As part of the recent discussions around how to build clients for OpenID Connect and OAuth 2.0 based systems (see e.g. Brock’s post here), we substantially updated our workshop and supporting libraries. The updated material (both workshop and break-out sessions) will be part of the upcoming conferences (Oslo, London, Porto, Copenhagen…).
One piece of the puzzle is how to manage OAuth 2.0 access tokens in ASP.NET Core server-side (e.g. MVC) web applications (another piece can be found here – more details soon.
In a nutshell, a client for a token-based system has these fundamental jobs:
- Request the token
- Use the token
Easy right? Well – there is one step missing (which is actually the most complicated): manage the token.
Looking a bit closer, the actual tasks are:
- Use OpenID Connect to authenticate a user and start/join a (single sign-on) session. This will result in an identity token that is used to validate the authentication process
- This identity token must be stored somewhere to do a clean sign-out at some later point
- As part of that you also request an access and refresh token to be able to communicate with APIs on behalf of the logged-on user
- These tokens must be also stored somewhere secure so that the application code can use them when doing API calls
- When the access token expires, use the refresh token to request a new access token and make this new token available to application code
- At sign-out time, use the identity token to authenticate the sign-out request, and revoke the tokens that you don’t need anymore (e.g. the refresh token)
- Make it work in a web farm
While you can build all of that from scratch – let’s have a look at what ASP.NET Core has built-in to assist you.
OpenID Connect Authentication Handler
The OIDC support in ASP.NET Core is pretty full featured. It supports Implicit Flow for authentication only scenarios and the more secure Hybrid Flow (aka code id_token) for authentication and access/refresh token requests. It would be nice if it would also support “Code + PKCE” out of the box, but that’s a topic for another post.
Most importantly, the handler has the concept of persisting the tokens into the authentication session. IOW – it makes the OIDC artefacts like identity, access and refresh token available to application or plumbing code.
If the identity token is available in the authentication session, it will be automatically used as a hint at sign-out time to authenticate the sign-out request to the identity provider.
The Authentication Session
ASP.NET Core has the concept of an authentication session. Even if they put that behind a whole lot of abstraction APIs, for all practical purposes, this is technically implemented by the cookie authentication handler – and – well a cookie.
Don’t confuse that with the more general session concept – the authentication session is solely for identity/security related information like claims, tokens, expiration times etc.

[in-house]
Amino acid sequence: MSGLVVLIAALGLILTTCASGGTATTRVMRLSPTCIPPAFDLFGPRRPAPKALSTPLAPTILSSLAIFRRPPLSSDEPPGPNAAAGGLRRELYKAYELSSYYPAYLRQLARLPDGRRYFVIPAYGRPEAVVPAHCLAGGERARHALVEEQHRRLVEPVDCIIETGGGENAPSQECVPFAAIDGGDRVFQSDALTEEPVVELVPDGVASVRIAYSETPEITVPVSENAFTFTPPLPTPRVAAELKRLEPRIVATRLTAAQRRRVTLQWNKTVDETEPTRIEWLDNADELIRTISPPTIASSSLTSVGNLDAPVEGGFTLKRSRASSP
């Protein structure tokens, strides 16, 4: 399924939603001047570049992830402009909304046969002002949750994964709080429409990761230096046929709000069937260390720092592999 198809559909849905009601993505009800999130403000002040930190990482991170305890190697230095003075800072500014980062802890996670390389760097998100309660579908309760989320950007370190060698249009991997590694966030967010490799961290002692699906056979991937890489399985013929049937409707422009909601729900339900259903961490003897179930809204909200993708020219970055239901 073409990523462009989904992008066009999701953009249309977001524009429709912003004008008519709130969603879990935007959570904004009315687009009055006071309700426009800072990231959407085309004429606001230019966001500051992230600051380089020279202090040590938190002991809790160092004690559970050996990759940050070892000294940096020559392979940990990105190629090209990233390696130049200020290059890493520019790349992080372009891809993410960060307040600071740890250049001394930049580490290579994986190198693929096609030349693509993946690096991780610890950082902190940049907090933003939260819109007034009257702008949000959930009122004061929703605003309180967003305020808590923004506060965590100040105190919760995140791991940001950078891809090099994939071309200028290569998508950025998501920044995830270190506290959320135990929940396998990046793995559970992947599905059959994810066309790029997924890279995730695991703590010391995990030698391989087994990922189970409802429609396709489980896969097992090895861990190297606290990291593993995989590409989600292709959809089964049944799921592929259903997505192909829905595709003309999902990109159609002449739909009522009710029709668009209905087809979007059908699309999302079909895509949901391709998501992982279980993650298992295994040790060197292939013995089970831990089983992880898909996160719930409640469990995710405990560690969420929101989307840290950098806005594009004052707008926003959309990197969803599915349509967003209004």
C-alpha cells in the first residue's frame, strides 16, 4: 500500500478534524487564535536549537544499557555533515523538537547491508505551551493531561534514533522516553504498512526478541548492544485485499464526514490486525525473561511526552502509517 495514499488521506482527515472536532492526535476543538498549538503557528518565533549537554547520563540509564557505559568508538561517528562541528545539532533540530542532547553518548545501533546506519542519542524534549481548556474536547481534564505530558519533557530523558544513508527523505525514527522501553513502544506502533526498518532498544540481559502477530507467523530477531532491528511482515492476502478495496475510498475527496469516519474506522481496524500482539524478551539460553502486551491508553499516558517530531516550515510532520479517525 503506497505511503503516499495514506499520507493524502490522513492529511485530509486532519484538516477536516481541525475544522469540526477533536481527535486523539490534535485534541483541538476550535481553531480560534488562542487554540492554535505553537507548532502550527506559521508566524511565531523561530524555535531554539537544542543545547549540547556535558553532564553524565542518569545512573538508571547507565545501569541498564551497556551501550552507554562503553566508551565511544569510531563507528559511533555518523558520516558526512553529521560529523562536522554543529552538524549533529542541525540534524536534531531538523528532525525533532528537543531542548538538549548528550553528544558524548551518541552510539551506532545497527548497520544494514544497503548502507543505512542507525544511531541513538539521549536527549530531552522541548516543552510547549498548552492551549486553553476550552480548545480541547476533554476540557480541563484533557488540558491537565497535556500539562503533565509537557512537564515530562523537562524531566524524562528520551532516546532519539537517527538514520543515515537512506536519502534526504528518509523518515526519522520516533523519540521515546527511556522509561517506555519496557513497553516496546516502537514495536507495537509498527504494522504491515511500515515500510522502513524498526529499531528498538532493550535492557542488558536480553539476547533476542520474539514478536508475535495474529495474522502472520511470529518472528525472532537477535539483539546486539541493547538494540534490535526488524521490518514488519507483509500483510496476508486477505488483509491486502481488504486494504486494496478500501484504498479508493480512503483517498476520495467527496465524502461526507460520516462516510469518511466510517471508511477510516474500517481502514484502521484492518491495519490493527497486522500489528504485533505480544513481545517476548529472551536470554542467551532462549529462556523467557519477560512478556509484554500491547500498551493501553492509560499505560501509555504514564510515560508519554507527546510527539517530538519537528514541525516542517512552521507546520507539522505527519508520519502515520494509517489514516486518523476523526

If you set the SaveTokens options on the OpenID Connect handler to true, the handler will persist the tokens and corresponding metadata in the session. You can then later access them via the GetTokens extension method on HttpContext, or by directly calling AuthenticateAsync on the name of the sign-in scheme. This returns an AuthenticateResult, which again has a properties dictionary containing the tokens.
Technically speaking the tokens are serialized into the authentication cookie, at least by default. You might not like that, because it potentially increases the size of your cookie substantially. Another good reason to keep those tokens small.
Another option is to plug in a server-side storage mechanism, e.g. Redis. This way all the data is stored server-side, associated with a GUID – and also the GUID is emitted into the cookie. For that you need an ITicketStore implementation and set that on the SessionStore property on the cookie handler options.
The cookie handler also has support for events, e.g. whenever a cookie is received, or when sign-out is happening. This is a convenient place to wire up automatic token management, e.g.
- On every incoming request, check the expiration time of the current access token, and if a certain threshold is reached, use the refresh token to get a new access token
- At sign-out time, call the revocation endpoint at the token service to revoke the refresh token
With that in place you can implement all necessary token management features at the runtime level, and your application code is completely unaware of these details. It simply uses the current access token from the authentication session. If an API call returns a 401, this means that the token management layer was not able to keep the token “fresh” and manual steps (e.g. a new authentication request) is necessary.
Sounds a bit abstract? Find a working sample here…
Some key points about the sample:
- All the cookie events are handled in a dedicated class which gets instantiated using the DI system
- the ValidatePrincipal method is called on every request and contains the refresh logic
- the SigningOut method is called at sign-out time to do the token revocation (for both self-initiated sign-outs as well as sign-out notifications).
- All the OAuth protocol work is done by IdentityModel and is just a matter of calling some extensions methods on an HttpClient retrieved from the HttpClientFactory
- Using some ASP.NET config black magic, you can condense the whole thing to one line of code .AddAutomaticTokenManagement (yay)